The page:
I'm fascinated by the Tragedy of the Commons.
The BBC has a great introduction to the Tragedy of the Commons here
. It's more than worth listening to, because it will clarify in your mind some of the reasons behind the environmental crisis.
The idea behind the Tragedy of the Commons was formulated in 1968 by Garrett Hardin to talk about resources that are common to all of us, such as grazing land and fishing stocks. His paper is here
Like, with grazing land, doesn't it get overgrazed, as more and cowboys put their herds out to graze? (Yes, and we get the Dust Bowl.)
With fishing stocks, doesn't it get over-fished, as more and more trawlers pull up more and more cod? (Yes, and the oceans are getting emptier and emptier.)
With oil and gas no public land, which theoretically belongs to the people, won't oil companies do whatever they can to get at it? (Yes, and we have fracking spoiling wells.)
When there is no incentive to show restraint, when the resource is seemingly free and available to all, why hold back? Why not take as much as you can until the system collapses. Sure, the resource will be gone, but by then you'll be rich.
The Tragedy of the Commons -- in my view -- it shows up in so many areas of your life.
Like, I'm a small-town guy, and I think people in cities are -- generally -- jerks. They step over you in line, they nab the cab before you, they take up all the bus seats. There is little incentive for them to share those resources. That seems like a kind of Tragedy of the Commons.
And I'm interested in the Tragedy of the Commons because I've also been around the opposite experience. I'm almost done with a book about a year I spent among people who behave in just the opposite manner.
I spent a year sleeping on the couches of strangers. Most of this was done through websites like GlobalFreeloaders, Hospitality Club and CouchSurfing.org.
And the people I met through those sites seem to share their resources incredibly freely -- whether just a couch, or food or their time or energy.
And so one of the questions that I asked at the beginning of my year on couches was: why does this work? Why do people behave well when they're on the couches of others, as they do. (Most of the time.)
And I came up with two answers:
1. Most people -- despite what you'd think, or what you see on the news -- are generally good.
2. People -- all people -- are afraid of being shamed. They act better when they think they're being watched.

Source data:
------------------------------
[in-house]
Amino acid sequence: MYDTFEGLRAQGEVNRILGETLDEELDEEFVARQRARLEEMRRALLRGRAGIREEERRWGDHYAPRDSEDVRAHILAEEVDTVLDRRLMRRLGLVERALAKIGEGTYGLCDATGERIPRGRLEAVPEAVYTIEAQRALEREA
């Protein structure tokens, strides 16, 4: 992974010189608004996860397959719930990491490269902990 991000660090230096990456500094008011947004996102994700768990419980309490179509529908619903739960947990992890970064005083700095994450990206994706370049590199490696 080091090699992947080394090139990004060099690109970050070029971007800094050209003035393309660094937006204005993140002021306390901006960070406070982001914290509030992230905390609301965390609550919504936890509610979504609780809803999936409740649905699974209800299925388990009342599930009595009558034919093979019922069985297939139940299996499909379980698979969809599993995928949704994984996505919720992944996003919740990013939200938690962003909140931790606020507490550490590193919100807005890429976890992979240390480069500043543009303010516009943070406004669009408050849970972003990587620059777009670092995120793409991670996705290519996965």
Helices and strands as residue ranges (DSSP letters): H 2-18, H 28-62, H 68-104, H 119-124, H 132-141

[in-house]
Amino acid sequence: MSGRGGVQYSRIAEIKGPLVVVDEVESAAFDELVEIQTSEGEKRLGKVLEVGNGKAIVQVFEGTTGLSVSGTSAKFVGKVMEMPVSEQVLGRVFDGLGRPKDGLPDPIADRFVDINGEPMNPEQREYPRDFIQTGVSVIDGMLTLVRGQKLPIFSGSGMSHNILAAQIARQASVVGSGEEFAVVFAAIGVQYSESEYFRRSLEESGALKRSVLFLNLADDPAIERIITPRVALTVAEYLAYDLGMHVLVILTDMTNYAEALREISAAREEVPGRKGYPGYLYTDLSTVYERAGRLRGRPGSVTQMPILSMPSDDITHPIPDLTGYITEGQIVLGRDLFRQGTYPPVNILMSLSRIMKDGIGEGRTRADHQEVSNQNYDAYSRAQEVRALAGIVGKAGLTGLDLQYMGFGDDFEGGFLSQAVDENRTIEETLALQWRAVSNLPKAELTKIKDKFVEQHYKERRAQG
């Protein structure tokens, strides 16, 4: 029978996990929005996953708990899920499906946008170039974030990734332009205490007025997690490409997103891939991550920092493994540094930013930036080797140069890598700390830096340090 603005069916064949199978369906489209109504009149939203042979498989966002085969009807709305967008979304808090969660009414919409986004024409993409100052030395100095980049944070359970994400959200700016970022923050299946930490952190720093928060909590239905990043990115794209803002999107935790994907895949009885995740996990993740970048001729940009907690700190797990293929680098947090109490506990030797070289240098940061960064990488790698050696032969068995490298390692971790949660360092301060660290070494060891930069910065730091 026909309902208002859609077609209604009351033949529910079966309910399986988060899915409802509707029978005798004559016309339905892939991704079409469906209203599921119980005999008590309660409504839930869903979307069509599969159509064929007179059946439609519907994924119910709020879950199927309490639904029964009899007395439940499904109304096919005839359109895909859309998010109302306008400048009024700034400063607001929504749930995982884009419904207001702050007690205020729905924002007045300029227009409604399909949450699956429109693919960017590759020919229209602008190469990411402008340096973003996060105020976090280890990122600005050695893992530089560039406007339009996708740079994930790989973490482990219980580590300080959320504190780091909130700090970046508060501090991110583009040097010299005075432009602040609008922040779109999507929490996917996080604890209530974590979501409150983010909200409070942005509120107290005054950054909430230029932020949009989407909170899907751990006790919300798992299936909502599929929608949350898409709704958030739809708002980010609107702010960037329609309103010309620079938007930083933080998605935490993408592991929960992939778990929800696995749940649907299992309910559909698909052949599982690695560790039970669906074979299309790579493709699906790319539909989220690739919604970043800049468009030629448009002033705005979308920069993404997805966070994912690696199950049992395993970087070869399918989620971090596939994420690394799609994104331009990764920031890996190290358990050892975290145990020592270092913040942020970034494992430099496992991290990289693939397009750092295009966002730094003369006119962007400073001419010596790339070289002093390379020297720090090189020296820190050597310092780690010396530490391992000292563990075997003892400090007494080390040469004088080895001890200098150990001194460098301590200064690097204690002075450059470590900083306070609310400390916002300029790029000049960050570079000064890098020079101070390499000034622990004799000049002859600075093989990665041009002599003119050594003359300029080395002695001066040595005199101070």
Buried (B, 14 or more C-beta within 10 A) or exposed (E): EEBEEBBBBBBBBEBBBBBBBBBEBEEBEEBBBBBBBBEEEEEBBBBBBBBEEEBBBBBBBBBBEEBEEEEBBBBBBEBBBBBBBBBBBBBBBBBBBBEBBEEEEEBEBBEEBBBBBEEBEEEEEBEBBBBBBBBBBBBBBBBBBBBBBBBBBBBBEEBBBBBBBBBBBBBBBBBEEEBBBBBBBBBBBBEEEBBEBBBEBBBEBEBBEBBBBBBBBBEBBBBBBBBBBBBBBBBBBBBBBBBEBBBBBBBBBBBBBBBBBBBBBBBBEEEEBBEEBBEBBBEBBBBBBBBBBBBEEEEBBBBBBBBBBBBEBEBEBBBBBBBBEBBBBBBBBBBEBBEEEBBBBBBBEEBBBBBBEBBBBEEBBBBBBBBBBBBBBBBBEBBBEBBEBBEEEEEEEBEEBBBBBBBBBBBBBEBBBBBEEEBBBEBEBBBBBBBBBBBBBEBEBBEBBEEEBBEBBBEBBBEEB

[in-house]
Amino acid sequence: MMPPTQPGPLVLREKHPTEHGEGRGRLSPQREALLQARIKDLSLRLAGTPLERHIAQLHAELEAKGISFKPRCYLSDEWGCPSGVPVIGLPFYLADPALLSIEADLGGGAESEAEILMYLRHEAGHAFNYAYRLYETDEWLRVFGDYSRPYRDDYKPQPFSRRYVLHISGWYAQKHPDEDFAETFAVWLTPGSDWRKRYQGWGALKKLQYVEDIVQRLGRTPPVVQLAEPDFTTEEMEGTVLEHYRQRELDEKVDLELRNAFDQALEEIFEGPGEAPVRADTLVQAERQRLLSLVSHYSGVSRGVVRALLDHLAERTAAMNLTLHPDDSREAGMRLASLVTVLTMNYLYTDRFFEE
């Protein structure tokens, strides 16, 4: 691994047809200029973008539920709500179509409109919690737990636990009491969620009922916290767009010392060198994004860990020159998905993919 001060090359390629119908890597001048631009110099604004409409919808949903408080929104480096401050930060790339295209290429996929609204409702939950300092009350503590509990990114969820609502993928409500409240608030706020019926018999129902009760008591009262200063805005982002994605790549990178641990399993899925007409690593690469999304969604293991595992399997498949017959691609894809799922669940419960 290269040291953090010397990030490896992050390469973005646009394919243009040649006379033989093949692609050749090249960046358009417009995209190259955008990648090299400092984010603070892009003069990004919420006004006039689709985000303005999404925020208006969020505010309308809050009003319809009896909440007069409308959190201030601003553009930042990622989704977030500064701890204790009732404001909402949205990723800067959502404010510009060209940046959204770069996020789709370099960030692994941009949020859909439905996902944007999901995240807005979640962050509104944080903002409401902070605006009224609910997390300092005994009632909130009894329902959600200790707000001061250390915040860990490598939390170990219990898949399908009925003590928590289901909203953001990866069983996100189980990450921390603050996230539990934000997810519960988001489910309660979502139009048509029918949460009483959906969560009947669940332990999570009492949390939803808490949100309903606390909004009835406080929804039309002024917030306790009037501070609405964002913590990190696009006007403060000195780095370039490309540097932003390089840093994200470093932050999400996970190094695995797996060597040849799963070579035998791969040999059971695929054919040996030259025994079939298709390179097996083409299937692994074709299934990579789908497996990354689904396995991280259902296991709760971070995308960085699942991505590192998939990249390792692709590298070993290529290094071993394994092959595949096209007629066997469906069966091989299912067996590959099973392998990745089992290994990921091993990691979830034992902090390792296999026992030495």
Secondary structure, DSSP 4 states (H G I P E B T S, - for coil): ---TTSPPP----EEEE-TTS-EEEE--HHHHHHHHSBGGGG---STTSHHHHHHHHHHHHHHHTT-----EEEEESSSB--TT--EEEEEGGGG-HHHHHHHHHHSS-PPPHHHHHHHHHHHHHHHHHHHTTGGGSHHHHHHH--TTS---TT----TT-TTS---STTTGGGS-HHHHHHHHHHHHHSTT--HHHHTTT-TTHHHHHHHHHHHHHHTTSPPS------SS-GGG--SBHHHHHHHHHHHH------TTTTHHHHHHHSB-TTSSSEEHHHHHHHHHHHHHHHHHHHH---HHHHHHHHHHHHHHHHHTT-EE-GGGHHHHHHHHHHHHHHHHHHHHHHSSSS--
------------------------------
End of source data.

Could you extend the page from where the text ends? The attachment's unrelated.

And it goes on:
Since most of this is done through the Internet, these people have online presences and profiles, you can ruin their online reputation by posting something negative about them. People care about their online profiles to I degree that shocked me. And they will go out of their way ... I will go out of my way ... to look good online. And so they will act generously in real life.
This naturally mirrors what I've experienced in the small towns I've lived in. You cannot be a jerk in a small town because word will get around, and you will look bad. And I care about my reputation in my small town to a degree that you cannot believe. I can't stand being gossiped about, which is how small towns keep people acting right.
In a city, none of this works. There's no way to shame people. People flit through your life, act like jerks, and flit back out again.
And, when it comes to the environment, this doesn't work, either. Though some activists try to shame SUV drivers by pasting on bumper stickers that say "I'm changing the climate, ask me how!", it's illegal, and feels ... mean.
So how do you get people to act right in cities, in the great anonymous world?
Somehow, you have to find a way to shame them. I would say: put more stuff online.
Turns out, scientists have come to some of the same conclusions I did -- and they didn't have to sleep on couches for a year.
Mostly, when they think about the Tragedy of the Commons, they think about the environment. Jennifer Jacquet of the University of British Columbia says some interesting things.
"People feel very uncomfortable with being asked to be part of that system of punishment," she tells the BBC. "With the Internet, that's really changing. It's really transformed the problem of shaming. And encouraging cooperation in a way that we hadn't seen for a while."
New York City has implemented a Worst Landlords list, lots of sites are publishing the names of buildings that use the most water or electricity or companies that are releasing the most CO2.
"These sorts of issues that are group problems, there are issues that are amenable to shame," Jacquet says.
As more of our behavior is visible online, our behavior will get better. People will go back to acting like they do in small towns and in a small English common. The Earth, after all, is small, too.